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How Blogging Helps My Mental Health and BPD

September 11, 2019 Rosie Cappuccino

How can blogging help your mental health? Here's how it's helped mine.

When I was first diagnosed with borderline personality disorder (BPD), I felt incredibly isolated. I didn’t have any specialist help which meant that I turned to books and the Internet to learn about the condition. The depth of the stigma that I discovered during my research was shocking, both from academic and more informal sources. I encountered psychology books that described people with the condition as manipulative, YouTube videos that depicted people with BPD as chainsaw-wielding monsters, and websites vilifying people with BPD who so much as dared to be in a relationship. 

Blogging About Mental Health Was Prompted by the Stigma

Horrified by the stigma, I decided I needed to put something online that reflected my reality of life with BPD. I wanted to reveal what my daily life with intense emotions, suicidal thoughts, and agonizing fear of abandonment was truly like and to show that people with this condition are not as the stereotypes suggest. First of all, I created an anonymous Twitter account and shared snippets of my day-to-day experiences. Almost immediately, people related to me, offered their empathy, and shared their own difficulties, as well as coping tips for BPD. After many years of knowing no one who experienced the kinds of hypomania and extreme lows that I did and feeling completely alone, my sense of isolation lifted. 

Starting a Blog About BPD

Not long after finding solace in Twitter, I began to write longer articles and post them on a blog for my mental health. I wrote in detail about my therapy, psychiatry appointments, how confused I felt by my ever-changing emotions and the constant anxieties about rejection. It felt amazing to have a place where I could reveal my story -- not just a vague or glossed over version of events, but the full extent of my life from suicidal despair, nauseating shame, uncontrolled anxiety, and overwhelming joy. It felt honest, satisfying, and even thrilling to type out my reality and have it there for strangers to see.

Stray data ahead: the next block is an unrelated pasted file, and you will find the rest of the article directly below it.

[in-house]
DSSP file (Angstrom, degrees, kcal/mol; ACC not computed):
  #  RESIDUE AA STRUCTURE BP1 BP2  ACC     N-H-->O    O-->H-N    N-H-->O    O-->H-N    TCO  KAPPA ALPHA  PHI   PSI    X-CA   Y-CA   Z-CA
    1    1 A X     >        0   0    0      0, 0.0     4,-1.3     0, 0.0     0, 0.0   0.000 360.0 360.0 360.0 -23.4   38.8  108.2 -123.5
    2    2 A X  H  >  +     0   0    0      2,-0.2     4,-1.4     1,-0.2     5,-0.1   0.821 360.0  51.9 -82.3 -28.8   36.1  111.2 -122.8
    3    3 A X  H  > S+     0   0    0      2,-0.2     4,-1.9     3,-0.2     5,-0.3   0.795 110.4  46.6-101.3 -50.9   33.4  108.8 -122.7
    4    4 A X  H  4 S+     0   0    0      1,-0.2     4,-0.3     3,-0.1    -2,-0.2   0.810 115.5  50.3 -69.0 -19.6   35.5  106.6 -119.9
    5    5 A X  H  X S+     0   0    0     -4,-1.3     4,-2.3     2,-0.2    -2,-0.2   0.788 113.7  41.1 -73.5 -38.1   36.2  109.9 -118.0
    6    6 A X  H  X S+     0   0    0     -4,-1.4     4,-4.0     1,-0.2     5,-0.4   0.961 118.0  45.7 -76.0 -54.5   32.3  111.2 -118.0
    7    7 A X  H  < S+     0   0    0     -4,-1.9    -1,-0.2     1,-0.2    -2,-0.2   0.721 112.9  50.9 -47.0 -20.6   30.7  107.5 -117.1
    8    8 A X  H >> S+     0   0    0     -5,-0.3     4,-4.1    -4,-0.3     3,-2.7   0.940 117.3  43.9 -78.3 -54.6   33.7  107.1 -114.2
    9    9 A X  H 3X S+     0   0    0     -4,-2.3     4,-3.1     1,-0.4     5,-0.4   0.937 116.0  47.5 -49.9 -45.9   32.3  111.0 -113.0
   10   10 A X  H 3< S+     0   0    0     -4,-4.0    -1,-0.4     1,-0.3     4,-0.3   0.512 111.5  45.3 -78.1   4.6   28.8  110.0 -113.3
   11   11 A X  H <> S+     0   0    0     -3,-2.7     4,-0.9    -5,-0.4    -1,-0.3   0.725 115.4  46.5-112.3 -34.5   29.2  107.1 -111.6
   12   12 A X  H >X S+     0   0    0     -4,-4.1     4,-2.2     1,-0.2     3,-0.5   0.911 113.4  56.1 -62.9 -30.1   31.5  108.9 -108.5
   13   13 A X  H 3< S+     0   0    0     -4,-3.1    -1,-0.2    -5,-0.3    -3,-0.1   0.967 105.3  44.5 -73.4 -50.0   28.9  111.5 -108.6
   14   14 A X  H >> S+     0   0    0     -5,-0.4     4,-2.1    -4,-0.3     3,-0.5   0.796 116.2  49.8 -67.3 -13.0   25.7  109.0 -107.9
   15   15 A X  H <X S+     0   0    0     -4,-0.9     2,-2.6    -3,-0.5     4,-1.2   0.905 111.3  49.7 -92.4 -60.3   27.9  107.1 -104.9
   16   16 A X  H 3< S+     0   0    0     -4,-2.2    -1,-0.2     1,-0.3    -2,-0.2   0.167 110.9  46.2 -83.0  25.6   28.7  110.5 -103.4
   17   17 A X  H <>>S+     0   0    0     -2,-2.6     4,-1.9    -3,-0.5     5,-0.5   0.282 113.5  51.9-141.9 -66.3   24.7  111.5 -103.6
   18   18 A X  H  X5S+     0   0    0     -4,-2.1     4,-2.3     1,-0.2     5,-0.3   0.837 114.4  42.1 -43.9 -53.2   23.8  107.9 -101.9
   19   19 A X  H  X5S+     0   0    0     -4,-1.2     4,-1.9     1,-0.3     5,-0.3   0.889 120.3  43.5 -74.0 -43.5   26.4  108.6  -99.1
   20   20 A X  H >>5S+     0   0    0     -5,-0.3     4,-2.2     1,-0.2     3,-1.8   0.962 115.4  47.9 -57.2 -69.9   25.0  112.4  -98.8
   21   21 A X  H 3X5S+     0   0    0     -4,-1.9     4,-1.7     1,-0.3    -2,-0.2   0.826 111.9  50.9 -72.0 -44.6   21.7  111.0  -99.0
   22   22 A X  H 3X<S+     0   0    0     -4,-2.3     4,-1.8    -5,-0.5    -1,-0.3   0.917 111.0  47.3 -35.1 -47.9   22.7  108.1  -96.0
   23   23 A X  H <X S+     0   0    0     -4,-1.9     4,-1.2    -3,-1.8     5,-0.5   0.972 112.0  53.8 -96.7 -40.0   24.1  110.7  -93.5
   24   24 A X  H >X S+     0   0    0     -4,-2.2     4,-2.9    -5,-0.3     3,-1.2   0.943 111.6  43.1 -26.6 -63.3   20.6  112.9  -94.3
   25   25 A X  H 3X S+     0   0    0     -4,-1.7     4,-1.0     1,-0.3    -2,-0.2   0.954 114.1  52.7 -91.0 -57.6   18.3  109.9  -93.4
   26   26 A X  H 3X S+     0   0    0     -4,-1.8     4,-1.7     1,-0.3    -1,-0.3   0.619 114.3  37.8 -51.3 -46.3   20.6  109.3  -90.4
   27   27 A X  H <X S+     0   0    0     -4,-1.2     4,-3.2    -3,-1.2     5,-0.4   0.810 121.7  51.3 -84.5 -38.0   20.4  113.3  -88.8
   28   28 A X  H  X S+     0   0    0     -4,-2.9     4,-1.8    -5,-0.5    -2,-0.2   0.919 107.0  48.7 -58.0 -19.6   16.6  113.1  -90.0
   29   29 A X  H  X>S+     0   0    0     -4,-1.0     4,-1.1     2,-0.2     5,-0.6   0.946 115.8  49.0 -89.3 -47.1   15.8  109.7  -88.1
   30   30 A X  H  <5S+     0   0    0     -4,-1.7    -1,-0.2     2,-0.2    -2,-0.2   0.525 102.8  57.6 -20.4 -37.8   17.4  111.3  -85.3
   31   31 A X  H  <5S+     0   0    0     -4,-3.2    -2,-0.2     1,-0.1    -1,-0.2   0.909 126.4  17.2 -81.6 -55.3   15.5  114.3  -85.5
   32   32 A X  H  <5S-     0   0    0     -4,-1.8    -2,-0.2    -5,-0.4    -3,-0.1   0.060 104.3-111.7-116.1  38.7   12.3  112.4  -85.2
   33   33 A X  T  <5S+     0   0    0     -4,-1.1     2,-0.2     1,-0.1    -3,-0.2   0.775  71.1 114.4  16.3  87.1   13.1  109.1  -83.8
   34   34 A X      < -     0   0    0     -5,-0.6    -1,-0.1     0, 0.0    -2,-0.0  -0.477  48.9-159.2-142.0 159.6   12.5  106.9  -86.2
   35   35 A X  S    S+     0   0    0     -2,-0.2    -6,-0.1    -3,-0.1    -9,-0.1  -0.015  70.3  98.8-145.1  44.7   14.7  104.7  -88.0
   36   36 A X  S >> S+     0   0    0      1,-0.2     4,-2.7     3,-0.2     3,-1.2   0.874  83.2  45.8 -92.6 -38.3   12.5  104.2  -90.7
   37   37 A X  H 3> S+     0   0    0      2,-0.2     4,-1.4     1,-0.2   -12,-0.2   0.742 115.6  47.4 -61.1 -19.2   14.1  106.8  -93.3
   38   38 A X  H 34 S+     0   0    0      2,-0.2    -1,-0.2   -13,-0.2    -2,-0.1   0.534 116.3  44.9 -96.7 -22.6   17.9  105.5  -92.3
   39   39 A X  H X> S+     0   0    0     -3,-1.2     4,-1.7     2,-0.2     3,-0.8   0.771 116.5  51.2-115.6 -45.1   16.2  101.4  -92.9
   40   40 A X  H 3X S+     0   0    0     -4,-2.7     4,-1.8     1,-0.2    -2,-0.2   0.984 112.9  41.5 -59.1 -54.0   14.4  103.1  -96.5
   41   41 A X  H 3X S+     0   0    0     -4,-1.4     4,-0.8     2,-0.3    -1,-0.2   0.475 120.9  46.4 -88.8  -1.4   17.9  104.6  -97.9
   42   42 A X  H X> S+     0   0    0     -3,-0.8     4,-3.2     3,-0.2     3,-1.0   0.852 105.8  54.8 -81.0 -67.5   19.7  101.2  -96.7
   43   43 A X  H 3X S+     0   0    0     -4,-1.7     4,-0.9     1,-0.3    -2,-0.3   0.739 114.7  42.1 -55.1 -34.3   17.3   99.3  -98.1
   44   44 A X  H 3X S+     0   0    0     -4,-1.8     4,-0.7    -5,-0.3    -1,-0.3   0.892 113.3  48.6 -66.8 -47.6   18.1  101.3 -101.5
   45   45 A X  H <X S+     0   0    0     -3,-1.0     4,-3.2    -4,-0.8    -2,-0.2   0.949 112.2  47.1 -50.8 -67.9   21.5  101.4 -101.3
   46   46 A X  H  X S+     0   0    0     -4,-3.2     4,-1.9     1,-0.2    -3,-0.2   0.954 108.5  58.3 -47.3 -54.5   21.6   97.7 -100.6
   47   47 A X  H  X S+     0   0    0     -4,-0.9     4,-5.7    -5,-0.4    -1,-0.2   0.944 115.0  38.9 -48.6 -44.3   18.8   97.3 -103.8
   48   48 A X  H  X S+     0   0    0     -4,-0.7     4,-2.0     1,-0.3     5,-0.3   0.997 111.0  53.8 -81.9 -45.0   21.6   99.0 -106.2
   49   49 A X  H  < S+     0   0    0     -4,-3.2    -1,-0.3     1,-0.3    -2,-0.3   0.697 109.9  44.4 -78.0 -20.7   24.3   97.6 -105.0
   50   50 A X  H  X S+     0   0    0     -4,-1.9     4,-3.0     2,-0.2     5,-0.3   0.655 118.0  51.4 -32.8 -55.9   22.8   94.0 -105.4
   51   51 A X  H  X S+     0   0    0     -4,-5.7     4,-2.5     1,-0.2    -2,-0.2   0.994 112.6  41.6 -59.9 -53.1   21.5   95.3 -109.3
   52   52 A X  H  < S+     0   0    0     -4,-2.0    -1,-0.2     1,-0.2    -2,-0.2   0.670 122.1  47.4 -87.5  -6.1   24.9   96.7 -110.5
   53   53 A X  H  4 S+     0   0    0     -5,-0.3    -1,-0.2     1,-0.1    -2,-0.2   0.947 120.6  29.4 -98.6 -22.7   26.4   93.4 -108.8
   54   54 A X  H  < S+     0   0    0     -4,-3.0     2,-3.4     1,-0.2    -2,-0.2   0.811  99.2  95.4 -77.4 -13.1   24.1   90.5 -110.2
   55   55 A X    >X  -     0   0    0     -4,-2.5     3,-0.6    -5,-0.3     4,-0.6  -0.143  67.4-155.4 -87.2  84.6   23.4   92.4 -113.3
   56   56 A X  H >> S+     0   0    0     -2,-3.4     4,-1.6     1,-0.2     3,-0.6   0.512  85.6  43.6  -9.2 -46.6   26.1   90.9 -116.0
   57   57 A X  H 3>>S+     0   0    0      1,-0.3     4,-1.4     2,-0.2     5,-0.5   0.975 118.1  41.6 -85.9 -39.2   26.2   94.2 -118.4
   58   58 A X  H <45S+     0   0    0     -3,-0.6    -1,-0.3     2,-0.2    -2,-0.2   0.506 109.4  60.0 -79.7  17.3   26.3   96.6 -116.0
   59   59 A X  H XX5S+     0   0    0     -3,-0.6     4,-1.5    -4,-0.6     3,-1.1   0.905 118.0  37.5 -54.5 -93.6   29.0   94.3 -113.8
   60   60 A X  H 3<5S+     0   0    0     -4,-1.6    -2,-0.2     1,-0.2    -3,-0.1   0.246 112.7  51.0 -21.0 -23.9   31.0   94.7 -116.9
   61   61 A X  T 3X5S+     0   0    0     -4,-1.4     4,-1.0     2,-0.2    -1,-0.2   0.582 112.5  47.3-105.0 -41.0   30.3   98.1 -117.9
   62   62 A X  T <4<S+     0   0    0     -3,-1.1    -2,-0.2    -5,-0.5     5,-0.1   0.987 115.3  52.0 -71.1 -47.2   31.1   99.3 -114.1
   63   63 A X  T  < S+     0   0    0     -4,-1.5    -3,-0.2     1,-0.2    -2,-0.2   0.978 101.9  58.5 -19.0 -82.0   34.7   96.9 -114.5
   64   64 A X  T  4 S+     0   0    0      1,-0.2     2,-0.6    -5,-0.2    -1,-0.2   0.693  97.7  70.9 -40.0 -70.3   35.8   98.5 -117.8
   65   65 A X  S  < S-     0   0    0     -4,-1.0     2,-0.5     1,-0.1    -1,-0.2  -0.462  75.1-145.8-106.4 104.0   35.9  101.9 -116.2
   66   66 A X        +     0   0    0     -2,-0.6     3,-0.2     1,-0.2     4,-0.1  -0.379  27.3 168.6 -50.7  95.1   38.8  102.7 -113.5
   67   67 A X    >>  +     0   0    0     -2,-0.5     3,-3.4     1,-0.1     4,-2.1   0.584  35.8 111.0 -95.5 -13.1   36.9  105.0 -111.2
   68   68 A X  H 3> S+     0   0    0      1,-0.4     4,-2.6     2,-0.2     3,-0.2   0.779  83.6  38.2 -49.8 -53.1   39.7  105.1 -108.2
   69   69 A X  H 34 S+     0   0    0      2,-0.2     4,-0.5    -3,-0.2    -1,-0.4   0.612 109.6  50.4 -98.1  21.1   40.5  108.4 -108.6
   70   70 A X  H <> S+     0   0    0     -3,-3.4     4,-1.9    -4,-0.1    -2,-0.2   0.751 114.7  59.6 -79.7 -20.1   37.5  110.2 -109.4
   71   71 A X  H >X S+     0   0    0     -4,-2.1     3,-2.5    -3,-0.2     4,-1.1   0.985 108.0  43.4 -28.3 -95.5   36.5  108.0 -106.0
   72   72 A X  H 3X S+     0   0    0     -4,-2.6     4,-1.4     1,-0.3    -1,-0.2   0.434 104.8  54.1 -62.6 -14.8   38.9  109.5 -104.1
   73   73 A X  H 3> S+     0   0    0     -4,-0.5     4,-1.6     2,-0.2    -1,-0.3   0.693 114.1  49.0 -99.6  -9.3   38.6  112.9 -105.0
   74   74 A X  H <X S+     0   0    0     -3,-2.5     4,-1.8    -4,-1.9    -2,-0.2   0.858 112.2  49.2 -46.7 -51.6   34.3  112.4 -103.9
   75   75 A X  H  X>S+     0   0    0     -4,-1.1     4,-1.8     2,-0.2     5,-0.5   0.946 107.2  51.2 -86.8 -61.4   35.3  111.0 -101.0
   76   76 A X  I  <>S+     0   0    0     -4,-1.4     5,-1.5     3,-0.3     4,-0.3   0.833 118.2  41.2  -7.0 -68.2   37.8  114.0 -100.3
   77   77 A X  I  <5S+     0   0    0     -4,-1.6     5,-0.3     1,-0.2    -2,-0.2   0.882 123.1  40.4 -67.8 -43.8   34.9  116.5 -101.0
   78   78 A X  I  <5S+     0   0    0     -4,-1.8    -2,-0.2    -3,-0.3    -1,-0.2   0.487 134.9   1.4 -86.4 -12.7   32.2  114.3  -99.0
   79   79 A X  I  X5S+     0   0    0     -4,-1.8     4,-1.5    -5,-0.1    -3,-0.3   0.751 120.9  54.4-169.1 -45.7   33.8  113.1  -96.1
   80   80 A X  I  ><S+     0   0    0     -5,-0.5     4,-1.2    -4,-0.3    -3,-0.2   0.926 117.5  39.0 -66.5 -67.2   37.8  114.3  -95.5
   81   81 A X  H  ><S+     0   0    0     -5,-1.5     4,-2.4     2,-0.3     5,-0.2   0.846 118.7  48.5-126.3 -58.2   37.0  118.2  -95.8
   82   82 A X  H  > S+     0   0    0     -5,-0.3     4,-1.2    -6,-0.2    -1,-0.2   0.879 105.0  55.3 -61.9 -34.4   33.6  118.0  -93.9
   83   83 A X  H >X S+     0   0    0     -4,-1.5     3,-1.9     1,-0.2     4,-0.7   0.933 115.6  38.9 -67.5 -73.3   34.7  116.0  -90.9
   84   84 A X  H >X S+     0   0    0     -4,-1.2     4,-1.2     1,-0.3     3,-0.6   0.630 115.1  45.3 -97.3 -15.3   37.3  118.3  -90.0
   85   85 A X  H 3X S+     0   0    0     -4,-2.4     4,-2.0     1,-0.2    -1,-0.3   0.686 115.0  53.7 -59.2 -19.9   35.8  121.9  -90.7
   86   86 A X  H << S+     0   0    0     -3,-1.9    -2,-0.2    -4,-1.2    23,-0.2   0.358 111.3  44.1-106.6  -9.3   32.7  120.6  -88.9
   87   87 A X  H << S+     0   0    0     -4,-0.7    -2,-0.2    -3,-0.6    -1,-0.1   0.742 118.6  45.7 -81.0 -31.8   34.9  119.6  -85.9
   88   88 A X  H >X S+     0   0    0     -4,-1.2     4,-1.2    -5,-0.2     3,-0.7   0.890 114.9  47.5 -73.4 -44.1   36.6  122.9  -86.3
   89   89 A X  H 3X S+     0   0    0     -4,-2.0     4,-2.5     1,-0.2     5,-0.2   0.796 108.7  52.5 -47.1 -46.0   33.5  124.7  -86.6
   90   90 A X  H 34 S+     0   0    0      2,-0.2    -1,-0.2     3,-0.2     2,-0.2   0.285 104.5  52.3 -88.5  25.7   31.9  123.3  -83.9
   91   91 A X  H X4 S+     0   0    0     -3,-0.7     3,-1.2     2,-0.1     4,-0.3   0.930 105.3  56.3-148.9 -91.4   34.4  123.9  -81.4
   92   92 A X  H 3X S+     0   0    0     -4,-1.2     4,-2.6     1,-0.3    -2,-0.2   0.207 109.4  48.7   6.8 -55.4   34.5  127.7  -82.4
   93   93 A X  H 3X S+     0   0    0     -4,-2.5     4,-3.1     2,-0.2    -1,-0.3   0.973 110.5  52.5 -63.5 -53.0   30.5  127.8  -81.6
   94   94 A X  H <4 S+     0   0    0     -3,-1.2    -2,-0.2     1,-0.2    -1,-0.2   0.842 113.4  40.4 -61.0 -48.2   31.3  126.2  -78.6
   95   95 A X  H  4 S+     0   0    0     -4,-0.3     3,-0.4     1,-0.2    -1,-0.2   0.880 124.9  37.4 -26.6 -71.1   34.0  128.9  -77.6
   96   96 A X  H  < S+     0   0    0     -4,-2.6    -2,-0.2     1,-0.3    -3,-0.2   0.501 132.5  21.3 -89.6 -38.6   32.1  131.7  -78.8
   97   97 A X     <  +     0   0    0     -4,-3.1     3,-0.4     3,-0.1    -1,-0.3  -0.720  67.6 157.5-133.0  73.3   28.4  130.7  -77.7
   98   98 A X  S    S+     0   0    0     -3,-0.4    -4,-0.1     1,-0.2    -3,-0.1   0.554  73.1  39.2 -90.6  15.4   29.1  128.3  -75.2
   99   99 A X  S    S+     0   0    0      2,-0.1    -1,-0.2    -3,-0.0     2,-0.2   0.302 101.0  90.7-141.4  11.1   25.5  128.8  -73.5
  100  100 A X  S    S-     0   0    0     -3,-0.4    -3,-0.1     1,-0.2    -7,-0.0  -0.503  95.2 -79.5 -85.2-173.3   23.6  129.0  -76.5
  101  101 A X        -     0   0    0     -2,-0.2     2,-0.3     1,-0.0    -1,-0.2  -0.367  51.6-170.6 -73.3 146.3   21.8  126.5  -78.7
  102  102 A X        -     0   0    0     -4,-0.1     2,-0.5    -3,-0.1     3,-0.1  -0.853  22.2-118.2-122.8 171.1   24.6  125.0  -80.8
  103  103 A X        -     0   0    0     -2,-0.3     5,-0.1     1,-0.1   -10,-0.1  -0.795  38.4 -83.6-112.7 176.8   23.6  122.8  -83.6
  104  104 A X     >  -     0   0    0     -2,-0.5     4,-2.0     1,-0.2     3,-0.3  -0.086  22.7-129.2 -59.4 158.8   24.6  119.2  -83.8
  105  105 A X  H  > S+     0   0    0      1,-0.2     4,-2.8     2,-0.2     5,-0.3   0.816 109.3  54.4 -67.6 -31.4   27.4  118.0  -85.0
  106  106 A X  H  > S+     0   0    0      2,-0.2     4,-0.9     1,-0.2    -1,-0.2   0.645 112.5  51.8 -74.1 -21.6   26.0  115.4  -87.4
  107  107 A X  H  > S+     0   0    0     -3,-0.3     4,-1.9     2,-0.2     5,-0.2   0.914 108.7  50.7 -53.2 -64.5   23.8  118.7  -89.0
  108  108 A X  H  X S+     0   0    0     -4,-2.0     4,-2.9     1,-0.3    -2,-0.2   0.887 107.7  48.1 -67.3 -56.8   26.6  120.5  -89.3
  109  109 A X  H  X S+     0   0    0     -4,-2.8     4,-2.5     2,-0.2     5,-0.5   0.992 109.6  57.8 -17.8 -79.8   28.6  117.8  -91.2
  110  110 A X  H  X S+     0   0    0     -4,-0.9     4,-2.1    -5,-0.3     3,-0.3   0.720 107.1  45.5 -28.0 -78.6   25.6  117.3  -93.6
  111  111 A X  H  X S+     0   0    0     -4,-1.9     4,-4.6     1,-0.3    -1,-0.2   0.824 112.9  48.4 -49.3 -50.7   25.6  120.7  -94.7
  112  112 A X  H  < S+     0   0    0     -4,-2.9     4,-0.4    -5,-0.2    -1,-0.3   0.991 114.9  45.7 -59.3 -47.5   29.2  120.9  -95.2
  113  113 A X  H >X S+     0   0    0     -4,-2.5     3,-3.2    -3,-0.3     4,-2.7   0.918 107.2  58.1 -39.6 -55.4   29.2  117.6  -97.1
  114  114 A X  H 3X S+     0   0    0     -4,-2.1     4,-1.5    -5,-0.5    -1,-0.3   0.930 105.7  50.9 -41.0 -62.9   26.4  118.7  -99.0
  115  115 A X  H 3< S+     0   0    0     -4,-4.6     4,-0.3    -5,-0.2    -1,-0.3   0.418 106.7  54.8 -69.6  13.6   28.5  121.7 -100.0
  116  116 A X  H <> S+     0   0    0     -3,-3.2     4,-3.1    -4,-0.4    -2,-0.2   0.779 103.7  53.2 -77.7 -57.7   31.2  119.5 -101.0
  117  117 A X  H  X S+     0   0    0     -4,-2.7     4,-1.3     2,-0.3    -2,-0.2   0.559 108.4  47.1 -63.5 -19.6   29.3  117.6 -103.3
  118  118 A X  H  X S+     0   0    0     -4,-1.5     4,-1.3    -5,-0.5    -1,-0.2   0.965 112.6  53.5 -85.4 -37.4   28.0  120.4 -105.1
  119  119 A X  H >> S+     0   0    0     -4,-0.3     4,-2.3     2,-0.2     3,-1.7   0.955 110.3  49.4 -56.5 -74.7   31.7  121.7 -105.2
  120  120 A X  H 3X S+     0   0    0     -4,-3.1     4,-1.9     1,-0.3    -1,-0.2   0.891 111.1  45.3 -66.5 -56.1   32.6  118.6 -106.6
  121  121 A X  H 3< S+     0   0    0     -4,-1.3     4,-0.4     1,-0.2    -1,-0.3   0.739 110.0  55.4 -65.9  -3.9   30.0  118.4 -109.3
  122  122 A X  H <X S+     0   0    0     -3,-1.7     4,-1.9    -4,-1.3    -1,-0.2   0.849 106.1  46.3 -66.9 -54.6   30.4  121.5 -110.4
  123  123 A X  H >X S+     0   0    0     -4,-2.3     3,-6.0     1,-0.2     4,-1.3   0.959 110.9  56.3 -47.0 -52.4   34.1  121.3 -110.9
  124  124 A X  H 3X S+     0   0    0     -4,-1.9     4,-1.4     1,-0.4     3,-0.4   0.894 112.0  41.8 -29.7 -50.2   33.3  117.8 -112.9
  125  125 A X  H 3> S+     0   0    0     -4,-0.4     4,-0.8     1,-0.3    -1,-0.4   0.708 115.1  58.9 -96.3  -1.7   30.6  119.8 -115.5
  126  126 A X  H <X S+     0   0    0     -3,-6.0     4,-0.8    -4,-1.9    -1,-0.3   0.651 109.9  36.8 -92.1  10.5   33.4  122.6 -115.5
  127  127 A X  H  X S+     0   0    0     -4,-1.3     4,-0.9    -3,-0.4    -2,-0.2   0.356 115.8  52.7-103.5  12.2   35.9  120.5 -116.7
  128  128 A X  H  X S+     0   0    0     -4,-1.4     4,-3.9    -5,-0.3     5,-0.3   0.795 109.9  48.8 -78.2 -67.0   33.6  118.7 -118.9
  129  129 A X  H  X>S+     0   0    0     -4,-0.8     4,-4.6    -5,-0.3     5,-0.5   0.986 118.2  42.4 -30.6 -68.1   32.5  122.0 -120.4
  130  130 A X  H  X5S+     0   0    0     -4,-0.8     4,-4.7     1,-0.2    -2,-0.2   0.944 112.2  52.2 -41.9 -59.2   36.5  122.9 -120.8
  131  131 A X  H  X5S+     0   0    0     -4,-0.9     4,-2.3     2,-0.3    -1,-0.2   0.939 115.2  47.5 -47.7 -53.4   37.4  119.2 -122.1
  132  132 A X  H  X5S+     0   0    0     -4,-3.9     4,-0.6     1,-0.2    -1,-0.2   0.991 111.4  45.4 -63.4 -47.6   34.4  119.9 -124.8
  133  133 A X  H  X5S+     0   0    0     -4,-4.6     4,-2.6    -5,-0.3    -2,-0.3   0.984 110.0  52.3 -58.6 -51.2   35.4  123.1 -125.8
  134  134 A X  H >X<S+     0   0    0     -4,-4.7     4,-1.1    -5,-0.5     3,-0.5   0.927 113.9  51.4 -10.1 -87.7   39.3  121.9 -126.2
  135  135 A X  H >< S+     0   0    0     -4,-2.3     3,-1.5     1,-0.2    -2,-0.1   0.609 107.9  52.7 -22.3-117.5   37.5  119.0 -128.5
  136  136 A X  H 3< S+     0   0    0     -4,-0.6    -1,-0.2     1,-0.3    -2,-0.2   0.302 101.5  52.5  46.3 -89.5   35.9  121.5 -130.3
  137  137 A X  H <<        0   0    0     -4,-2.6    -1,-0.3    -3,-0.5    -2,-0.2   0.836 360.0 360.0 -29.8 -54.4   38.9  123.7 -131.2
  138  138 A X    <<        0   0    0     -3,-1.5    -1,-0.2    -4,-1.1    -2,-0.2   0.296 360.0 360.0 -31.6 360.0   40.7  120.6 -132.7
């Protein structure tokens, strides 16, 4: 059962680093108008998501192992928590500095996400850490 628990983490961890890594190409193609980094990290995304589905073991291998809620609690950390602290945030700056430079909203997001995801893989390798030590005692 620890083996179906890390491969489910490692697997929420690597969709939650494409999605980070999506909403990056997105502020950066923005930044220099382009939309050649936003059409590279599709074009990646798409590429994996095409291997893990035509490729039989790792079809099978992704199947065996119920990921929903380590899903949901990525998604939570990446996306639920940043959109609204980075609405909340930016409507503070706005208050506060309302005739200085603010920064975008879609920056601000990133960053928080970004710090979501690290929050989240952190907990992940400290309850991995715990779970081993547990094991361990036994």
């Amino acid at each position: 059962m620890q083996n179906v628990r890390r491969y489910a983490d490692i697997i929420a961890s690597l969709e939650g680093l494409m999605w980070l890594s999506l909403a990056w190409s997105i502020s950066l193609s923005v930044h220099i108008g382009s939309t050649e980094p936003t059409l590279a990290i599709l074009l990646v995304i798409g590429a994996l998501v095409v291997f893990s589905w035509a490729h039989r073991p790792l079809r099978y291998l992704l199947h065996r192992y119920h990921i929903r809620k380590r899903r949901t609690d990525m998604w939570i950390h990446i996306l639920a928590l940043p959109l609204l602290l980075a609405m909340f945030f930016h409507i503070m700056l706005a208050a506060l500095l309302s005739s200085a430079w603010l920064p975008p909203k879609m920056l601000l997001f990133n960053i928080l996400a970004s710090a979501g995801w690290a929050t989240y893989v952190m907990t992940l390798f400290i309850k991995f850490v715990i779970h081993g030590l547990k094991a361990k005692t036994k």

Blogging as an Outlet

In the first year or so of my diagnosis, very few people in my offline life knew I had a BPD diagnosis. I was very guarded about it because I was terrified of being judged as someone I wasn't. Out of the handful of people who did know, almost nobody knew the extent of my difficulties. For several years, every day was a struggle to function and some days, it was a trial just to stay alive. My blog was there for me. It was my outlet to talk about the things I couldn’t say out loud and the thread which connected me to a web of others going through similar difficulties. 

Finding My Voice

Over time, blogging for my mental health enabled me to find a vocabulary for describing my BPD. My anonymity allowed me to experiment with expressing myself until I found a tone that worked for me. Initially, my blog was called "BPD Orchid" because orchids are very sensitive flowers that bloom spectacularly when cared for properly and I found this an apt metaphor for people with BPD. However, mental health blogging guided me to a place where I can now talk about my BPD in real life with both strangers and the people I love so I changed its name to "Talking About BPD" and I am no longer anonymous. 

Have you ever considered blogging for your mental health or about your BPD? If you already do, has it helped in any way? 

APA Reference
Cappuccino, R. (2019, September 11). How Blogging Helps My Mental Health and BPD, HealthyPlace. Retrieved on 2019, September 20 from https://www.healthyplace.com/blogs/borderline/2019/9/how-blogging-helps-my-mental-health-and-bpd



Author: Rosie Cappuccino

Find Rosie on her blog, Twitter, Facebook, Instagram and YouTube.

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